“I was reading the World Socialist Web Site and I found out that the ALP candidate for Broadmeadows is [property developer] Frank McGuire. He is the brother of [media celebrity] Eddie McGuire, I think that this shows that the millionaires in Australia greatly influence government policies. I don’t think it is democratic that a rich man is representing people in Broadmeadows. The problem is that not enough people know about the Socialist Equality Party. My mum votes for the Labor Party because she thinks that ‘Labor’ means they are for workers, but they’re not.
“My aunty was involved in the Swift [meatworkers] strike. She was not directly involved in going on strike but she was among those who had to keep working while the others were locked out. They were getting $16 an hour—that is not enough when you are working under really bad conditions like at Swift. I heard that all the workers got from the union when they were on strike during the Christmas period was $200—I was shocked, that is not enough. Also, my friends are working for $7 an hour at McDonalds and I know of people on disability pensions packing Easter eggs for $1 an hour. That is like slave labour.”
The soldier said: “I thought the meeting was interesting to say the least. I felt my question was answered very well—it is good to hear how the party actually works and what its beliefs are.”
He spoke about the unemployment crisis in Broadmeadows: “I looked on the [government’s] Job Seekers website the other day out of interest. The majority of the jobs were in quite rich areas—there were many more available in the wealthier suburbs than in Broadmeadows. I’m talking about just basic jobs, in a kitchen or a bar for example, that you don’t need special qualifications to do. I’m actually looking for work myself—there is nothing in Meadow Heights, nothing in Broadmeadows. Almost the only thing available here is working in McDonalds or Subway. There are no apprenticeships offered here at all.”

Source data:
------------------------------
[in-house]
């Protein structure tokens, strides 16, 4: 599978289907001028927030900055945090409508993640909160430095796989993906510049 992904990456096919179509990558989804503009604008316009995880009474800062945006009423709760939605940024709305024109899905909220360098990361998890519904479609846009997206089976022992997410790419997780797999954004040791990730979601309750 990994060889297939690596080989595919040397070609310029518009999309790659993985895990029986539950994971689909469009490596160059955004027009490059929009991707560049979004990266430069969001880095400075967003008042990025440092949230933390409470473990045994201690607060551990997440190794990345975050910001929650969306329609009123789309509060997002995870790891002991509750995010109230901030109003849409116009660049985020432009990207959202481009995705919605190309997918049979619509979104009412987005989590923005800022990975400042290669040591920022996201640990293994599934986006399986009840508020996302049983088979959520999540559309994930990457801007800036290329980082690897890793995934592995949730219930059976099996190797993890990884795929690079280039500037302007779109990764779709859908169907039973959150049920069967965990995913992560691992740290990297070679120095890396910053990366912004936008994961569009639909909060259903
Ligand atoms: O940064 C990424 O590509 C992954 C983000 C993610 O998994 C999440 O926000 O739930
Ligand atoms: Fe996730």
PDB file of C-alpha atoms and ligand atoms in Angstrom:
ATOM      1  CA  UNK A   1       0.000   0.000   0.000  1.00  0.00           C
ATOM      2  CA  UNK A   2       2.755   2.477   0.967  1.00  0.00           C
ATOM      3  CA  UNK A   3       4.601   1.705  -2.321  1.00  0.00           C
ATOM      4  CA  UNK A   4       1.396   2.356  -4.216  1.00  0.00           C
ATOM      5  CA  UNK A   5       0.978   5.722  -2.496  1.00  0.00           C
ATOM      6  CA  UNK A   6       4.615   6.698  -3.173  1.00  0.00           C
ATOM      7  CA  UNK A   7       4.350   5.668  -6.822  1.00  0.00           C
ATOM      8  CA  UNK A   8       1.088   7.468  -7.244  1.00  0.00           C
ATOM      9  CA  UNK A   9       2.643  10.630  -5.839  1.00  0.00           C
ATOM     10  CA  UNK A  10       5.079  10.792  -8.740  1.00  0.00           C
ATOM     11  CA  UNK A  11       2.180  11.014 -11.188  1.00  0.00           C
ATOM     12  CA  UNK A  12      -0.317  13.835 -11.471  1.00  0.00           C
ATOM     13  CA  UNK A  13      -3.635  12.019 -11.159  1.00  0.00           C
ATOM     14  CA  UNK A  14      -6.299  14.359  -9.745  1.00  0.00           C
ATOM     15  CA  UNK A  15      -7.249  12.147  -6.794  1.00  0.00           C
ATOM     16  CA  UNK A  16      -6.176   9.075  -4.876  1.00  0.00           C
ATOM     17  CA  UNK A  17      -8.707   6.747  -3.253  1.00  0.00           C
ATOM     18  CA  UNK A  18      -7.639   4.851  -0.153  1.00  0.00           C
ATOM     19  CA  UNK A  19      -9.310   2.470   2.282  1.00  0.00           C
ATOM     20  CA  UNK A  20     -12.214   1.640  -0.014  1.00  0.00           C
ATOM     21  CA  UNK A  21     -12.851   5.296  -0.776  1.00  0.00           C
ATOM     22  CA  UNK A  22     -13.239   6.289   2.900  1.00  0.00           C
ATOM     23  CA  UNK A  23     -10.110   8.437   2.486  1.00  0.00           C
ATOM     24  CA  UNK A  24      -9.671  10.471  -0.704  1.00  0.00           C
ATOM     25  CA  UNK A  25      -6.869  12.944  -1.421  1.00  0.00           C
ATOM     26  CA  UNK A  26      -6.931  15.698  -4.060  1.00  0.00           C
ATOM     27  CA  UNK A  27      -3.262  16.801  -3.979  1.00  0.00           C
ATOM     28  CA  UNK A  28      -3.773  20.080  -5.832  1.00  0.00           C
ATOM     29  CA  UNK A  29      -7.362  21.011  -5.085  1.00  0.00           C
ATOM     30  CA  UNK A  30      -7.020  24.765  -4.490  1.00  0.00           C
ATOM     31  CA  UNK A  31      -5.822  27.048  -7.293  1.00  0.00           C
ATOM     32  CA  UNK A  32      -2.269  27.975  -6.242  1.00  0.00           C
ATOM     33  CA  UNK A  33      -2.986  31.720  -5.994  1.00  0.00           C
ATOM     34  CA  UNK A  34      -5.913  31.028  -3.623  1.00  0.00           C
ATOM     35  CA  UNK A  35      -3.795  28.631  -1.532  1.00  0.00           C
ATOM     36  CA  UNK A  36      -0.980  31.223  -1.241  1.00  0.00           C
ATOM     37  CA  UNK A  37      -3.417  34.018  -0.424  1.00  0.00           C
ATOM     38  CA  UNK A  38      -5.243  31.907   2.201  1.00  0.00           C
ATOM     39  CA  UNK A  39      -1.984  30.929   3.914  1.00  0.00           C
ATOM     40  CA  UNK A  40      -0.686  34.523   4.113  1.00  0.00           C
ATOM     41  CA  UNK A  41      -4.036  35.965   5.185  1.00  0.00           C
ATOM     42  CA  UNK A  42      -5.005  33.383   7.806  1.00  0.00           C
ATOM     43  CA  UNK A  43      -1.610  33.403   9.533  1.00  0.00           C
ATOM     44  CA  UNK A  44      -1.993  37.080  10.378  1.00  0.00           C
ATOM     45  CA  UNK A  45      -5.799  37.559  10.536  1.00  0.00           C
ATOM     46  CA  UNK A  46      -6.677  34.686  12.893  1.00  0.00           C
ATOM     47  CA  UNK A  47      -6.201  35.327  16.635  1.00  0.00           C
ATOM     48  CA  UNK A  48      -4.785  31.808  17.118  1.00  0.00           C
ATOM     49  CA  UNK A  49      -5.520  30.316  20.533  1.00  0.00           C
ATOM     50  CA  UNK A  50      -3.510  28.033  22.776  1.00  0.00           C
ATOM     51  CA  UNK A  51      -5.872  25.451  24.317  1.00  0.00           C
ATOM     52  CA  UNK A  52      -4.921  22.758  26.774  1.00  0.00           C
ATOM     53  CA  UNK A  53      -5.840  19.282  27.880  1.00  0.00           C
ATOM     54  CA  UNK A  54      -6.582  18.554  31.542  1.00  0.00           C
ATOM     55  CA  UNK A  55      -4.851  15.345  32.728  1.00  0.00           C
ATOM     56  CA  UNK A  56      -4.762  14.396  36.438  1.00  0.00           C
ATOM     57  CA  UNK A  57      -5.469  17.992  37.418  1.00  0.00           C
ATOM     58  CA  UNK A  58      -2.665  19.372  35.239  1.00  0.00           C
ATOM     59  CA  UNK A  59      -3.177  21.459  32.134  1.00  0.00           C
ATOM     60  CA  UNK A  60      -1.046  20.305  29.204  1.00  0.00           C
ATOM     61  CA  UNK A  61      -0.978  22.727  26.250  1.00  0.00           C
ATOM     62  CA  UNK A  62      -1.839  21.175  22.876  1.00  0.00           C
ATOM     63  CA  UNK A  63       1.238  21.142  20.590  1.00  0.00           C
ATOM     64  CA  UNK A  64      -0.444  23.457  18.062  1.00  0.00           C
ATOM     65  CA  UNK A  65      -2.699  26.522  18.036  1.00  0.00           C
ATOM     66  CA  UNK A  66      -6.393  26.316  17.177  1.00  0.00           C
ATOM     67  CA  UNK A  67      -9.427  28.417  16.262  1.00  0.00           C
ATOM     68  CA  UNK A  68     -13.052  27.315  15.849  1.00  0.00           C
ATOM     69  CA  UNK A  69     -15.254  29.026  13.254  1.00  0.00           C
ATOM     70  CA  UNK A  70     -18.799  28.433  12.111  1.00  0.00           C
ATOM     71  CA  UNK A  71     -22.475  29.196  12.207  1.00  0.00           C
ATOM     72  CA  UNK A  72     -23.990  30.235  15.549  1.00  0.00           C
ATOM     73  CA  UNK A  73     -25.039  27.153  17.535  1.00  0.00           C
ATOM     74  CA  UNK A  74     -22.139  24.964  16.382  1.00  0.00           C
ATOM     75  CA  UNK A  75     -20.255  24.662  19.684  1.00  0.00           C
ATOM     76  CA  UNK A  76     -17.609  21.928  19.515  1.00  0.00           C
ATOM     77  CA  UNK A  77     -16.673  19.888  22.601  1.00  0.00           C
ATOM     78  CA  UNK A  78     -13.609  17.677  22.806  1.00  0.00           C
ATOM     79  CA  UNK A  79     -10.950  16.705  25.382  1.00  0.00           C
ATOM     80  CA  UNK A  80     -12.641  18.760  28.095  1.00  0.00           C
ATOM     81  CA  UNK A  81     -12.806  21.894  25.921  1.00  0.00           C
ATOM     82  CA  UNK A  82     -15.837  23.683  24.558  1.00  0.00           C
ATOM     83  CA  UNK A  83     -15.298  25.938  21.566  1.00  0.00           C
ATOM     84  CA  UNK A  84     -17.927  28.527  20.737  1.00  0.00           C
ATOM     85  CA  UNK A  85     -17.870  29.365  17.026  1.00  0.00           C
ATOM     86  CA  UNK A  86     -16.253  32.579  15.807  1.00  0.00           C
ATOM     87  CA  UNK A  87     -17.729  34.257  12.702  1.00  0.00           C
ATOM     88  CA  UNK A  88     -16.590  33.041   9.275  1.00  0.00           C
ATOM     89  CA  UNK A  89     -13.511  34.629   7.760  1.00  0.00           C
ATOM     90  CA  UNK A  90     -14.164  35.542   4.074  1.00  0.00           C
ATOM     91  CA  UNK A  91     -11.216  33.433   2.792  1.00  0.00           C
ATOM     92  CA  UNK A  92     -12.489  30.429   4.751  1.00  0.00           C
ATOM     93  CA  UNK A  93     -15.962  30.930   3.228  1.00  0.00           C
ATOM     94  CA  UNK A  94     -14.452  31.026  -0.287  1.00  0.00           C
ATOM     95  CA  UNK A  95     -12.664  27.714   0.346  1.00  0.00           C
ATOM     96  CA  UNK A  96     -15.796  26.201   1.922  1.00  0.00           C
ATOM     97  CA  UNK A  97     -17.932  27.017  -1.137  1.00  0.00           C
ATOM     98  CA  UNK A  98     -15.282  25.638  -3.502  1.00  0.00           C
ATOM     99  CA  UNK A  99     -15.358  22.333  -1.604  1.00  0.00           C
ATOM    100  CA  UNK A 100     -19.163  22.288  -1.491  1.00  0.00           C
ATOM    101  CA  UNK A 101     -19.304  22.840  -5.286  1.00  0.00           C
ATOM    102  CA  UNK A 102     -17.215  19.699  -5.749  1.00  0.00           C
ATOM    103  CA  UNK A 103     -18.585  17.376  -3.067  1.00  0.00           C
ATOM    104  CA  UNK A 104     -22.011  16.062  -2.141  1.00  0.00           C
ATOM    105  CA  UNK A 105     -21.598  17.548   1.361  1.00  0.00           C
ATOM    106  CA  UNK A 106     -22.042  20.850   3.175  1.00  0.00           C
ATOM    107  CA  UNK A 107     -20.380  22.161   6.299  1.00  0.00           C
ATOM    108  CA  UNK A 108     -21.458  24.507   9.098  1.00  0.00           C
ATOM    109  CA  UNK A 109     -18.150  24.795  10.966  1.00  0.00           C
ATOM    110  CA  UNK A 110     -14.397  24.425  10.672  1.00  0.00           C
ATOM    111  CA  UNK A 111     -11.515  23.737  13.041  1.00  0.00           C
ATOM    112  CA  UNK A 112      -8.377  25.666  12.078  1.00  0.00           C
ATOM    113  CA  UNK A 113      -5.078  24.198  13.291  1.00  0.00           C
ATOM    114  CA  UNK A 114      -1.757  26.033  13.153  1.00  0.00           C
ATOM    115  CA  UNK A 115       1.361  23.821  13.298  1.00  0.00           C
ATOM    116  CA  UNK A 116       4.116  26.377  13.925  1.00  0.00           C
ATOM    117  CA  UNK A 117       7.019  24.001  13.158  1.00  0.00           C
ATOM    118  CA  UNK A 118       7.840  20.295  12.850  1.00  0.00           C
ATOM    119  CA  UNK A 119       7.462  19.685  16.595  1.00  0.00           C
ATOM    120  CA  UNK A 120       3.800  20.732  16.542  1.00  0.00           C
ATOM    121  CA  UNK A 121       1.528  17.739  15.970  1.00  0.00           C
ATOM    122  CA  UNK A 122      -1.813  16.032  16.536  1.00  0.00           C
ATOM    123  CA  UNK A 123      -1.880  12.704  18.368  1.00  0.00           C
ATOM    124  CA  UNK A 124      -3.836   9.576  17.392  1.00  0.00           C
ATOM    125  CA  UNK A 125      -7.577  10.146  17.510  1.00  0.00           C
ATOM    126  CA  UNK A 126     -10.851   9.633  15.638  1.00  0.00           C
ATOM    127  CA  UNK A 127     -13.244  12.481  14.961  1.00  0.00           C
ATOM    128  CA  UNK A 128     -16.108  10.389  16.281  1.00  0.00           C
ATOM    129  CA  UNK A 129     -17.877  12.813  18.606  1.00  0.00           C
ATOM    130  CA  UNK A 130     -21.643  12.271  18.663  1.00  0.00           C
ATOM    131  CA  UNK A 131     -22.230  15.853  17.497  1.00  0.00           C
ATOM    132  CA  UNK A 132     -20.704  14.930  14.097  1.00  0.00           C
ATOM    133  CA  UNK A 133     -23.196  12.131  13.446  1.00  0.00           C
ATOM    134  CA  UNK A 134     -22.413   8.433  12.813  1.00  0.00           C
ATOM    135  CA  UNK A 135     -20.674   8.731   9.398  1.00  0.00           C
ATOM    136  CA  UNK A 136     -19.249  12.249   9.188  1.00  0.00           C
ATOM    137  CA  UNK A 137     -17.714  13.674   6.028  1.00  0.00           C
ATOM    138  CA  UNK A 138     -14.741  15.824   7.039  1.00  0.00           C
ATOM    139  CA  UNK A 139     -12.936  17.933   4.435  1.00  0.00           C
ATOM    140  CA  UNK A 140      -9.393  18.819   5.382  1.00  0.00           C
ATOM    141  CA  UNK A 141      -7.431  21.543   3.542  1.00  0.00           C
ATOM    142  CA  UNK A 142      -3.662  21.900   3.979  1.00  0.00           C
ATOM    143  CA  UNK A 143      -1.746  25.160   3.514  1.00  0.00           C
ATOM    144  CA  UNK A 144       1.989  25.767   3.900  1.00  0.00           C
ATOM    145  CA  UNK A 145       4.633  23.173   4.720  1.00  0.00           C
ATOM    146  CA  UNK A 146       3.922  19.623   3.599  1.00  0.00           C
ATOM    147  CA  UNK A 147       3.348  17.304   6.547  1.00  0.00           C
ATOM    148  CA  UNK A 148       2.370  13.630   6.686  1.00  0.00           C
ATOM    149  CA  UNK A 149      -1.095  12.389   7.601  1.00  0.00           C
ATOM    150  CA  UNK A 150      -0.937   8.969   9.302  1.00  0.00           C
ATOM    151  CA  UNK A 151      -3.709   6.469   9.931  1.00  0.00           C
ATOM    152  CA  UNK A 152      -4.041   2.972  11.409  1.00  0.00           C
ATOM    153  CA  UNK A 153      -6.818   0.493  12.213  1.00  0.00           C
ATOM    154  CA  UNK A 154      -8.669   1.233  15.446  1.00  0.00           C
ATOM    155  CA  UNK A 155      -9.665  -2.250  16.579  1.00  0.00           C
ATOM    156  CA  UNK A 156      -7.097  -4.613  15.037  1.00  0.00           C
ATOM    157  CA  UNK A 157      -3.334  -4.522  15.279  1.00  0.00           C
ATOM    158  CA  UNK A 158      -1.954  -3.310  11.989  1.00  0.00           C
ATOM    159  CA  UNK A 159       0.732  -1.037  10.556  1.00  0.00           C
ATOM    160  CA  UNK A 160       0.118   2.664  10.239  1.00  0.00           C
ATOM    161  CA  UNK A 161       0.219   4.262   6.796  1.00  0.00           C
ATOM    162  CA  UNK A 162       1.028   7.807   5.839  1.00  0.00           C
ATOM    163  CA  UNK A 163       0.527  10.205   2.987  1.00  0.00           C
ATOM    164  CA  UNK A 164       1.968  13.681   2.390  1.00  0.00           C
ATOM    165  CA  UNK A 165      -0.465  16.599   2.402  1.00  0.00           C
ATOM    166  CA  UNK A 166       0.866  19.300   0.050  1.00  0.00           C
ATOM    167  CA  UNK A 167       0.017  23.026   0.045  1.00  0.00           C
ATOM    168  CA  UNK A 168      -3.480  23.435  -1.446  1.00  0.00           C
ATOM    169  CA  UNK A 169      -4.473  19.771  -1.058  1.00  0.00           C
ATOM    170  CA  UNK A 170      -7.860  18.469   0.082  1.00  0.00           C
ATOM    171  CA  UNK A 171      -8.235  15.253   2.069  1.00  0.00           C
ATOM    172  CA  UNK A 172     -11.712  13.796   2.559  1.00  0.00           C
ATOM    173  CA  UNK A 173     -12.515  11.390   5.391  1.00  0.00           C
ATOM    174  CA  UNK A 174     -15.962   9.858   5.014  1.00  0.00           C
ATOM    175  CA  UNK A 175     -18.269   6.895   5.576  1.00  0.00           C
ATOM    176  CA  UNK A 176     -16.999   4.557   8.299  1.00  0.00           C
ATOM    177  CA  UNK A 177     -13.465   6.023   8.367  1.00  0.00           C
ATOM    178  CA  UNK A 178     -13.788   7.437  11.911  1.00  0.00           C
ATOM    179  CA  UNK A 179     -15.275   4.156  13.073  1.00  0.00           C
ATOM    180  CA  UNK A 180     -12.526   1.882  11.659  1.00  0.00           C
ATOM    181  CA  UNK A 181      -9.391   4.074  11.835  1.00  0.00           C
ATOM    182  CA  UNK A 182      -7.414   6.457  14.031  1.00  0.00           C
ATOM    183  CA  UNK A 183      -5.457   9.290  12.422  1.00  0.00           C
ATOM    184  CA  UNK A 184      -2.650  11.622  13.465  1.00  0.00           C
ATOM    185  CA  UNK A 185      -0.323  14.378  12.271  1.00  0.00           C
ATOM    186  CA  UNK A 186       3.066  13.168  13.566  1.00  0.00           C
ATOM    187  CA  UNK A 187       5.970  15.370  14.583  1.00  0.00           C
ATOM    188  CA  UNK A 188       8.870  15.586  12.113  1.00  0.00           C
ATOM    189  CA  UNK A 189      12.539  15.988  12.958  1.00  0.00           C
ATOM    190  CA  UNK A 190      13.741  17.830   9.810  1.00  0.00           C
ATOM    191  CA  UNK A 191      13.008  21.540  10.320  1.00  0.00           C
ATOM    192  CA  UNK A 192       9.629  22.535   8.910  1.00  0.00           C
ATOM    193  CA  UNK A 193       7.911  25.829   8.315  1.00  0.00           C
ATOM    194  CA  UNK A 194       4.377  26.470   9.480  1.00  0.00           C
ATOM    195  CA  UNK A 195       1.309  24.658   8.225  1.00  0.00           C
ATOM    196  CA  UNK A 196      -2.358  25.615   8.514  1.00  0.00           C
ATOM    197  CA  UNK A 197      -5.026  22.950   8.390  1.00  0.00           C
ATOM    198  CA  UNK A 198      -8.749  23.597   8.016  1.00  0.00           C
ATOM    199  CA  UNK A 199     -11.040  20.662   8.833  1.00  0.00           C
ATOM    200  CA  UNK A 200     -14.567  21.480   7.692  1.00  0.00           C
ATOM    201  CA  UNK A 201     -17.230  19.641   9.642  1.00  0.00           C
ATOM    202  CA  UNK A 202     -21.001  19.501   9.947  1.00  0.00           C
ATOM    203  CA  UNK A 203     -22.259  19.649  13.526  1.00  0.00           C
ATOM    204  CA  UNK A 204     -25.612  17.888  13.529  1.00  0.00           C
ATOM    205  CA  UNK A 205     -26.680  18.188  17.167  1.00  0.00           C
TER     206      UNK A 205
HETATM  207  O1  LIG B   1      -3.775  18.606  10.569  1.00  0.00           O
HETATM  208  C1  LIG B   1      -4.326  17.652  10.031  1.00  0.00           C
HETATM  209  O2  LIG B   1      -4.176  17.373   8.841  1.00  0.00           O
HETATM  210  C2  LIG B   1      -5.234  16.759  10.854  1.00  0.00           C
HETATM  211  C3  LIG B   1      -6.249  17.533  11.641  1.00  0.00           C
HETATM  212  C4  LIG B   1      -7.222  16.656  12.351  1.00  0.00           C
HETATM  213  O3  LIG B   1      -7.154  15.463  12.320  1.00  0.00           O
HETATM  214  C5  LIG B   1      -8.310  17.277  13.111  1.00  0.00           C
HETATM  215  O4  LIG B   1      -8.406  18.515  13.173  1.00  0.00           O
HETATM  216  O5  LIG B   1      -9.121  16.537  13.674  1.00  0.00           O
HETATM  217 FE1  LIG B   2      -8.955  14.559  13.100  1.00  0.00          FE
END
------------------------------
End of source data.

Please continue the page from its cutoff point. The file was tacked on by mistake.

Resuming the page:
On the war in Afghanistan, he explained: “I’m still in the army, as it takes a while to get a discharge. I’m still a few months away from being discharged. I was a corporal and I had nine men under me—like me, some of them didn’t agree with the situation in Afghanistan. I didn’t think we should be there. It was pointed out by one of the speakers why the United States was there in the first place—for its own interests, they thought they would reap all the benefits.
“The first time I was in Afghanistan was for eight months and the second time for six months. I disagreed with being there from the start, but I went because it was my job. The Australian military come in and play ‘hearts and minds’ to the population, so we can look like the good guys, rather than be like the Americans and destroy everything. But the reason for Australia going there is the same as the US being there. As well as disagreeing with the war, I have left the army because I want to be closer to my family. I didn’t want to risk my life because I have a two-year-old daughter and I don’t want her to be an orphan.”
Russell, an unemployed worker, spoke about some of his own experiences: “Everything from Centrelink [the government’s social security provider] is privatised. From Centrelink we are contracted to private job agencies by the government. The agencies are supposed to get you a job but they don’t. I’ve been to many agencies over the years, but they never get me anything. They put you into a course or apprenticeship because they know there really are no jobs. These things are just not viable for someone my age. An apprenticeship in hairdressing or a course in retail is fine if you’re out of high school, but for someone my age it’s not sustainable.”
Authorised by Nick Beams, 113/55 Flemington Rd, North Melbourne 3051.